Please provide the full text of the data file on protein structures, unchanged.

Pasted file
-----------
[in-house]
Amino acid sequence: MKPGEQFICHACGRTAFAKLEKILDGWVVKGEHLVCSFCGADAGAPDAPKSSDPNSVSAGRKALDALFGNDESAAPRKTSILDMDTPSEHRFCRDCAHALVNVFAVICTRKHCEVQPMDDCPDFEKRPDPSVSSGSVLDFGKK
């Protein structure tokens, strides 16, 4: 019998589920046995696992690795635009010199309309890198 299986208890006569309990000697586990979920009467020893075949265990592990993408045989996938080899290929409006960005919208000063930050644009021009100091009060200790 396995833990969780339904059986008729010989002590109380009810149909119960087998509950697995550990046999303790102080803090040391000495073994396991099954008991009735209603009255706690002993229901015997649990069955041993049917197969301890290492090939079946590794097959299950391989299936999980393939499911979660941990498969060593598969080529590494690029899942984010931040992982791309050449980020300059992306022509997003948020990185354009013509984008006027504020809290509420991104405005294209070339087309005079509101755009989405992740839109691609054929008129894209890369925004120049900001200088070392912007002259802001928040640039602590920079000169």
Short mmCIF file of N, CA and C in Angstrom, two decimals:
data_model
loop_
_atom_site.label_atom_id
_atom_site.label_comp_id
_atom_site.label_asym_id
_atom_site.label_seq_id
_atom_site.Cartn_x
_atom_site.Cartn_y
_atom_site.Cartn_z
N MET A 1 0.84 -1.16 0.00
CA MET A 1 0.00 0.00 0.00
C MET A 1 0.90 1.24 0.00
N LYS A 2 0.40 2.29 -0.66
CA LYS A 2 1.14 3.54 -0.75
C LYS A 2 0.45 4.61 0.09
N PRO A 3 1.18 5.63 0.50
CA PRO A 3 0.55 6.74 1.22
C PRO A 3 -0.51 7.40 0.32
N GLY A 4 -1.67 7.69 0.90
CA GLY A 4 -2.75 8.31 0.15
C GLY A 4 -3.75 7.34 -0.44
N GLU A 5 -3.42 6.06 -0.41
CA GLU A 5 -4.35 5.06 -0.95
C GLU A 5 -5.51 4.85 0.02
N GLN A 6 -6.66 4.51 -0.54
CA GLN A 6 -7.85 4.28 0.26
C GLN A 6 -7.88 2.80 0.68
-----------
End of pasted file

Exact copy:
[in-house]
Amino acid sequence: MKPGEQFICHACGRTAFAKLEKILDGWVVKGEHLVCSFCGADAGAPDAPKSSDPNSVSAGRKALDALFGNDESAAPRKTSILDMDTPSEHRFCRDCAHALVNVFAVICTRKHCEVQPMDDCPDFEKRPDPSVSSGSVLDFGKK
């Protein structure tokens, strides 16, 4: 019998589920046995696992690795635009010199309309890198 299986208890006569309990000697586990979920009467020893075949265990592990993408045989996938080899290929409006960005919208000063930050644009021009100091009060200790 396995833990969780339904059986008729010989002590109380009810149909119960087998509950697995550990046999303790102080803090040391000495073994396991099954008991009735209603009255706690002993229901015997649990069955041993049917197969301890290492090939079946590794097959299950391989299936999980393939499911979660941990498969060593598969080529590494690029899942984010931040992982791309050449980020300059992306022509997003948020990185354009013509984008006027504020809290509420991104405005294209070339087309005079509101755009989405992740839109691609054929008129894209890369925004120049900001200088070392912007002259802001928040640039602590920079000169």
Short mmCIF file of N, CA and C in Angstrom, two decimals:
data_model
loop_
_atom_site.label_atom_id
_atom_site.label_comp_id
_atom_site.label_asym_id
_atom_site.label_seq_id
_atom_site.Cartn_x
_atom_site.Cartn_y
_atom_site.Cartn_z
N MET A 1 0.84 -1.16 0.00
CA MET A 1 0.00 0.00 0.00
C MET A 1 0.90 1.24 0.00
N LYS A 2 0.40 2.29 -0.66
CA LYS A 2 1.14 3.54 -0.75
C LYS A 2 0.45 4.61 0.09
N PRO A 3 1.18 5.63 0.50
CA PRO A 3 0.55 6.74 1.22
C PRO A 3 -0.51 7.40 0.32
N GLY A 4 -1.67 7.69 0.90
CA GLY A 4 -2.75 8.31 0.15
C GLY A 4 -3.75 7.34 -0.44
N GLU A 5 -3.42 6.06 -0.41
CA GLU A 5 -4.35 5.06 -0.95
C GLU A 5 -5.51 4.85 0.02
N GLN A 6 -6.66 4.51 -0.54
CA GLN A 6 -7.85 4.28 0.26
C GLN A 6 -7.88 2.80 0.68